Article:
A nurses' conference has heard how the pay gap suffered by Māori nurses is forcing them to take on second jobs to make ends meet.
The Nurses Organisation said nurses who worked for Whānau Ora agencies may earn up to 25 percent less than their district health board colleagues.
The organisation's kaiwhakahaere, Kerri Nuku, said the issue was raised repeatedly throughout the conference.
"What we have at the moment is a lot of nurses, Māori nurses working within Māori and iwi providers that get paid significantly less and those nurses definitely go that extra mile, support and work within the communities but don't get recognised for that extra work they do.
"Not necessarily getting a bonus or anything but getting paid comparative rates with their same colleagues within district health boards."
She said nurses were having to take on extra jobs to bridge the gap.
"They're already doing a 40-hour week but some of them are going back to do some part-time work in the community or doing showers at home for patients.
"Any additional work to bring in extra income because the amount they are getting now just isn't working for their households."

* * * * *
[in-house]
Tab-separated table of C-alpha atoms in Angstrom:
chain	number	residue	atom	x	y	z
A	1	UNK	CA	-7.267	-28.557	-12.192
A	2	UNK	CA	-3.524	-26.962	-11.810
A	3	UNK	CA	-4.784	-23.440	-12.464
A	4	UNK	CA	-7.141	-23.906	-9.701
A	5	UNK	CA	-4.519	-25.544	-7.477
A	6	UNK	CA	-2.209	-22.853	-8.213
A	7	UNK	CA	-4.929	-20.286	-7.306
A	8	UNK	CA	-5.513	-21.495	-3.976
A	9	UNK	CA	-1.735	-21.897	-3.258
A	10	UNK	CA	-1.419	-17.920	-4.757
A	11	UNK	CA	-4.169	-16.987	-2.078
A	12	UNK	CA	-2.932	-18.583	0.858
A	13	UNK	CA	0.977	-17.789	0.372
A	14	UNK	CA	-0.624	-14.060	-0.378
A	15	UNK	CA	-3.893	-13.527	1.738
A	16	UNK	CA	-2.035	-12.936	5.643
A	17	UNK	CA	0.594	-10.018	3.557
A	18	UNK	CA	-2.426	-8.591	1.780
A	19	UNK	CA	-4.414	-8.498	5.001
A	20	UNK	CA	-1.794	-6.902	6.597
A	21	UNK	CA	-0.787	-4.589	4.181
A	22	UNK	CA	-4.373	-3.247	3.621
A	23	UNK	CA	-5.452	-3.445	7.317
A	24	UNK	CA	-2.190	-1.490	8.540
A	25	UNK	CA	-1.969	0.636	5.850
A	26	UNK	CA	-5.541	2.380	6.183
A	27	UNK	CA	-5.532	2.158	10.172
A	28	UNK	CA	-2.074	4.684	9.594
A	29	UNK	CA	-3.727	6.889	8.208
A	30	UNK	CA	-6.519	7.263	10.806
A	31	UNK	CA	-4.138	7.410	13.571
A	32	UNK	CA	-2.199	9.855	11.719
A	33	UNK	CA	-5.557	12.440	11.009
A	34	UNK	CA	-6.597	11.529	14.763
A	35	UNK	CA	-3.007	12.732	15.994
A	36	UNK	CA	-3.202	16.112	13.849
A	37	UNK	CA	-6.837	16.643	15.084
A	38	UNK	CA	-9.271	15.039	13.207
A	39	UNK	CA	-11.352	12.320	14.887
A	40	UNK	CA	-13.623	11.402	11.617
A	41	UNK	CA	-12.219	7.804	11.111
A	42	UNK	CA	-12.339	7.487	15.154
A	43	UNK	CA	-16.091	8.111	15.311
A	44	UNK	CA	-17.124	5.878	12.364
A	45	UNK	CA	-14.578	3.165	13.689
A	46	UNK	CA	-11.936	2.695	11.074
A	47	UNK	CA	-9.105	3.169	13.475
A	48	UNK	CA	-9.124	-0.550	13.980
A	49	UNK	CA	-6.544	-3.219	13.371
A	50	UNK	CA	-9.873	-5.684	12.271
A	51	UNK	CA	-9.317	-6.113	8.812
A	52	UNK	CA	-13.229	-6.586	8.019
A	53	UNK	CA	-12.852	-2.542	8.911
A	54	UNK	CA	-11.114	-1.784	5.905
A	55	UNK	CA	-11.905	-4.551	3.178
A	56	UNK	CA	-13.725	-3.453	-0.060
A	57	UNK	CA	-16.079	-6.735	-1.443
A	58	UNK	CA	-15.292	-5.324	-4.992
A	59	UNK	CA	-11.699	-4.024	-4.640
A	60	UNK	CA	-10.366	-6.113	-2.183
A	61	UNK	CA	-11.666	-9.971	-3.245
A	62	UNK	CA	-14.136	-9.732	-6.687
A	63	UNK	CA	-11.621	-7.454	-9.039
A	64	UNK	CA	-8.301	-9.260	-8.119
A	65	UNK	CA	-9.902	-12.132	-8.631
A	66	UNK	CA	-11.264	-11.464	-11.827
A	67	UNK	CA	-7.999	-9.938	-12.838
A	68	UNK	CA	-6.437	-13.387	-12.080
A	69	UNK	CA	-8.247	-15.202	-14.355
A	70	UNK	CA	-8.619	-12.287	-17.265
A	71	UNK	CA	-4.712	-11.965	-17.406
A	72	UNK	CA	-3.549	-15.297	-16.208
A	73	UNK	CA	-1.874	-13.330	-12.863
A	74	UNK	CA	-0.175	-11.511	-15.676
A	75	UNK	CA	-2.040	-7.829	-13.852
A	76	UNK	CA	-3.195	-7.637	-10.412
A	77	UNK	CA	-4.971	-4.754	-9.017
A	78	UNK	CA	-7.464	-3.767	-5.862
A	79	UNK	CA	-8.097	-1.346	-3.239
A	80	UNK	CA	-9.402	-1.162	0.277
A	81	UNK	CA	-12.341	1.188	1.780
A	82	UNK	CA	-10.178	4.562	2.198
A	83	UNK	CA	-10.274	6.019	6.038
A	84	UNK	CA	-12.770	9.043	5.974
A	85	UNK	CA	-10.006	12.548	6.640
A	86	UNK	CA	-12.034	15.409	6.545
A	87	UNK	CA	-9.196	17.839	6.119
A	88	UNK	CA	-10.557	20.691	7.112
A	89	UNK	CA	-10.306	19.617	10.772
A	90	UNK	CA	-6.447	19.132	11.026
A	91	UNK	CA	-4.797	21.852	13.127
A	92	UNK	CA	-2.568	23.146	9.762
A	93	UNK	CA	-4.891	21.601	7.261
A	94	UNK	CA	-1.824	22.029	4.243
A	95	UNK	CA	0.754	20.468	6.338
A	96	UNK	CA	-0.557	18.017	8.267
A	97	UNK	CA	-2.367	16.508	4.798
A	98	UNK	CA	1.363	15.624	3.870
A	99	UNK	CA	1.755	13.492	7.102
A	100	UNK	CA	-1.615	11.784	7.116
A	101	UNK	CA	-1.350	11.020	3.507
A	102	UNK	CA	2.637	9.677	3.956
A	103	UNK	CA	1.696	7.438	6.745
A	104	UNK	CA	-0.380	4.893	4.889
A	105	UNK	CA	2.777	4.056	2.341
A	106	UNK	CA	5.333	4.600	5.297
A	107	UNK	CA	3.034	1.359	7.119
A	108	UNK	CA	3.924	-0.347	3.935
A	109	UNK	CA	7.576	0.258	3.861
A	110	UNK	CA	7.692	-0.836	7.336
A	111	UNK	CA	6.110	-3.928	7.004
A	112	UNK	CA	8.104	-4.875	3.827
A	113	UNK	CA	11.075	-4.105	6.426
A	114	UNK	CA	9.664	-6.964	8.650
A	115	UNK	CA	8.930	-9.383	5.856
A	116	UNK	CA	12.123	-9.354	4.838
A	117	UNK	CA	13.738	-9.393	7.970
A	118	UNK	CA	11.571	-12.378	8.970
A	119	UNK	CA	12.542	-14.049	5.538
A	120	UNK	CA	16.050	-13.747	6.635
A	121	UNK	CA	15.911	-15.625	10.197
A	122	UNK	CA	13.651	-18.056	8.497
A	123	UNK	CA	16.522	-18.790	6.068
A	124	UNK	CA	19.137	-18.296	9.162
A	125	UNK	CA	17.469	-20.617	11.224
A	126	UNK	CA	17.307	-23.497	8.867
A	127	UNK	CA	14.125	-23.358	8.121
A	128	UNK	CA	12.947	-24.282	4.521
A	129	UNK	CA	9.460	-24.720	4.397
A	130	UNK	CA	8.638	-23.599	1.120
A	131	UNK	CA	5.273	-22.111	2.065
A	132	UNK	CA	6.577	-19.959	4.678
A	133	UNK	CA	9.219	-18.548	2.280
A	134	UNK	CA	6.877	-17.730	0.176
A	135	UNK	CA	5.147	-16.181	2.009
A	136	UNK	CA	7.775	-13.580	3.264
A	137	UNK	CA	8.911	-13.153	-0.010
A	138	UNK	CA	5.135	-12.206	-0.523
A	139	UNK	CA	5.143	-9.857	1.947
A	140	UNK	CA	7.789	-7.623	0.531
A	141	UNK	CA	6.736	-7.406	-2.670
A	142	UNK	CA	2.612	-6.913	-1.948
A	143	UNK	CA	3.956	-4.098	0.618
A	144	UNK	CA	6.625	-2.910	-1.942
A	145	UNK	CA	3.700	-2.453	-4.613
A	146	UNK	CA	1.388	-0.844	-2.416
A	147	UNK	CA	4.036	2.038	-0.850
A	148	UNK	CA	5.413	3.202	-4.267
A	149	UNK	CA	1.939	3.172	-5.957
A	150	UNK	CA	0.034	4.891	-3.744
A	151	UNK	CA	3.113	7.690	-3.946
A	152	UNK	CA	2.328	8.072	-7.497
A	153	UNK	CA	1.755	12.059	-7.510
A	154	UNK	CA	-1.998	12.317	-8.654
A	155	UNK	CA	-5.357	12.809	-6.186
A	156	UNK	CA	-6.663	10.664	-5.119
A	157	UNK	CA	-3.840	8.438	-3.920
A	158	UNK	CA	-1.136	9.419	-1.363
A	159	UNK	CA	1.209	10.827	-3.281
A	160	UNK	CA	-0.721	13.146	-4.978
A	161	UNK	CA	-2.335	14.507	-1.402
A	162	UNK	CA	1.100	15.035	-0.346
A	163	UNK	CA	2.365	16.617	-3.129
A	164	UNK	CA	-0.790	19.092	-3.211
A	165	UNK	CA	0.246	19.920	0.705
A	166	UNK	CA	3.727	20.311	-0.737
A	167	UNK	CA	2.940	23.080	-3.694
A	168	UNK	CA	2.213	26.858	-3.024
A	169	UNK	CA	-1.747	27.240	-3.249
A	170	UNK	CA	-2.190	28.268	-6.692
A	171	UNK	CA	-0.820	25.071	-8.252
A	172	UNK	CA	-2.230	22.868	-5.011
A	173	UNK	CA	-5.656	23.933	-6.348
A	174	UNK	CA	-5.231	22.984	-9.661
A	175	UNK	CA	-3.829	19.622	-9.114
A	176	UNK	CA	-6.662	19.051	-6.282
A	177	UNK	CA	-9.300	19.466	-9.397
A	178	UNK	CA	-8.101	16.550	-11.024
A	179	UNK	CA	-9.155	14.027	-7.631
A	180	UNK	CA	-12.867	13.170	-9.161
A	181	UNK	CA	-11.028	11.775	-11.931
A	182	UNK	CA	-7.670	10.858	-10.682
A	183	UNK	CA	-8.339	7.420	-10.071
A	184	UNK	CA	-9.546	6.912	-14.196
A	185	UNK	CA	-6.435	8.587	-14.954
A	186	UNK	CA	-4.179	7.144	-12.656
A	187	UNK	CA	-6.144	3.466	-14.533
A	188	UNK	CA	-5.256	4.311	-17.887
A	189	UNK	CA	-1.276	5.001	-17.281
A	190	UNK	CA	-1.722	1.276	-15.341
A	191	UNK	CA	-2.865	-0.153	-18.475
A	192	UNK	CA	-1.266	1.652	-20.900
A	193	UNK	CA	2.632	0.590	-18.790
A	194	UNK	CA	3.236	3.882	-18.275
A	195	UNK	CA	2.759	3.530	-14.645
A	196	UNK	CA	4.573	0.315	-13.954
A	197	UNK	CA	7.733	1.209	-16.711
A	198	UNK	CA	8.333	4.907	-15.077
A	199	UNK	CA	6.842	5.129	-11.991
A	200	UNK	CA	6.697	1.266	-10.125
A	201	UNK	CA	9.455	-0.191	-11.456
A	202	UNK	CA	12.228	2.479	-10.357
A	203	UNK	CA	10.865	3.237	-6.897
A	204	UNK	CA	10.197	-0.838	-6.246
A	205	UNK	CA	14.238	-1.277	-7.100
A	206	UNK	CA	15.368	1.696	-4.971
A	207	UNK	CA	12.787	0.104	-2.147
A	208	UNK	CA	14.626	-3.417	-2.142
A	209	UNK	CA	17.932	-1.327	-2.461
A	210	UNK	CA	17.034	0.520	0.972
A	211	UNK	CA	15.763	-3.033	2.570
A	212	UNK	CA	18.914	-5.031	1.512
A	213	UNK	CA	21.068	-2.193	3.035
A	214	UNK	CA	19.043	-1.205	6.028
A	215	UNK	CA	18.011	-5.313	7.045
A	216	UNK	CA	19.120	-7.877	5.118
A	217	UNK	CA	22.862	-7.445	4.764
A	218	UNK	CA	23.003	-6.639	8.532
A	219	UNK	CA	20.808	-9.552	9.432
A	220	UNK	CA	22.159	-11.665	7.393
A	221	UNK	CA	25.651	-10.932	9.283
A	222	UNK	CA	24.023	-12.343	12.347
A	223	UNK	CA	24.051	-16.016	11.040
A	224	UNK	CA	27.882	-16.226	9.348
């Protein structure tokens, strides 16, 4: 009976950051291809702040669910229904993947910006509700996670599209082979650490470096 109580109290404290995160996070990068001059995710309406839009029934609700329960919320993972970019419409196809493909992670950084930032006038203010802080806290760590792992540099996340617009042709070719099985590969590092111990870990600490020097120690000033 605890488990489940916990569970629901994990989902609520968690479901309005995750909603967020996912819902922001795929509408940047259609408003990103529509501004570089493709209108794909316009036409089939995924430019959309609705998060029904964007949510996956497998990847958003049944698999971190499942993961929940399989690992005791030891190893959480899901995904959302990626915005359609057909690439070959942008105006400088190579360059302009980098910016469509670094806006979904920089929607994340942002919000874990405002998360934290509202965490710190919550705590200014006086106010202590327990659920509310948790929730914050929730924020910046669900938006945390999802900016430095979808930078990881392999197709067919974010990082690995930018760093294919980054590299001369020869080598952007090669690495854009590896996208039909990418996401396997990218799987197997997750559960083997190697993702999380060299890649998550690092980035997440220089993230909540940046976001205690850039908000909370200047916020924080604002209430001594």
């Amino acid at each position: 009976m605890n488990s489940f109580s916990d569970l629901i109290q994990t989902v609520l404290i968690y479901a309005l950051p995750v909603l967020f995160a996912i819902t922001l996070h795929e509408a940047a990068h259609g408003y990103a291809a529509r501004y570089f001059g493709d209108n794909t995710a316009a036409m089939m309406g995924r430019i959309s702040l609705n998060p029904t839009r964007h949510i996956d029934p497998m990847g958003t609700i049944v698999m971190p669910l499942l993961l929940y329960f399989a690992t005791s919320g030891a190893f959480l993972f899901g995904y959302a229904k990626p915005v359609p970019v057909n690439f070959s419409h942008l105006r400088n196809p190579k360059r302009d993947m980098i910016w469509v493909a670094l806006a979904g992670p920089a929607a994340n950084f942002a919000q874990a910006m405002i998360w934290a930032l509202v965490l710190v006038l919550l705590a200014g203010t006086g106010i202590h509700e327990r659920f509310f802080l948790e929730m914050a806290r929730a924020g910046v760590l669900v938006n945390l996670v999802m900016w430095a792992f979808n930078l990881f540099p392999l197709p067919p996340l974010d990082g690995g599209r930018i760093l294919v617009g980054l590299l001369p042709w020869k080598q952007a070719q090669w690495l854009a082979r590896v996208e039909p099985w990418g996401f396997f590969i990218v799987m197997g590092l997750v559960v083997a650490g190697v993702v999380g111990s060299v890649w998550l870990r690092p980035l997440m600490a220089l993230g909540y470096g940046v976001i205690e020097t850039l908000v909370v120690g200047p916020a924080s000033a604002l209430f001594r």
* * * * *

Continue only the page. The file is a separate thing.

Nurses Organisation industrial advisor Lesley Harry said the problem was due to underfunding.
"Without doubt, Māori providers are funded less than their Pākehā counterparts, and that has a direct impact on the terms and conditions - what we are able to negotiate for our Māori members."
UN Permanent Forum for Indigenous Issues expert member Valmaine Toki told the conference that, under the UN Declaration of the Rights of Indigenous People, all indigenous people have the right to determine how they should improve their own health - and governments should take effective measures to ensure this happens.
Ms Toki, who is also a law lecturer at the University of Waikato, said - with statistics showing Māori experiencing high smoking, obesity and mental health rates - there was an even greater onus on the state to provide parity for indigenous health workers.
"Bearing in mind that on the back of those disproportionate statistics, clearly the health system isn't providing what it should for indigenous peoples," she said.
"Māori nurses do a fantastic job and the work they do should be recognised meaningfully within the health sector."
The UN celebrated International Day of the World's Indigenous Peoples during the conference, and Ms Toki said it was an appropriate day to consider how to tackle the terrible health statistics for Māori.
"It's quite poignant that today is International Indigenous Day - that we should all celebrate and, considering those terrible statistics, we look to the rights within the Declaration of the Rights of Indigenous Peoples to try and ameliorate or alleviate those disproportionate statistics."
Ms Nuku said, during the conference, Māori Development Minister Te Ururoa Flavell committed to trying to advance the pay parity issue for Māori nurses.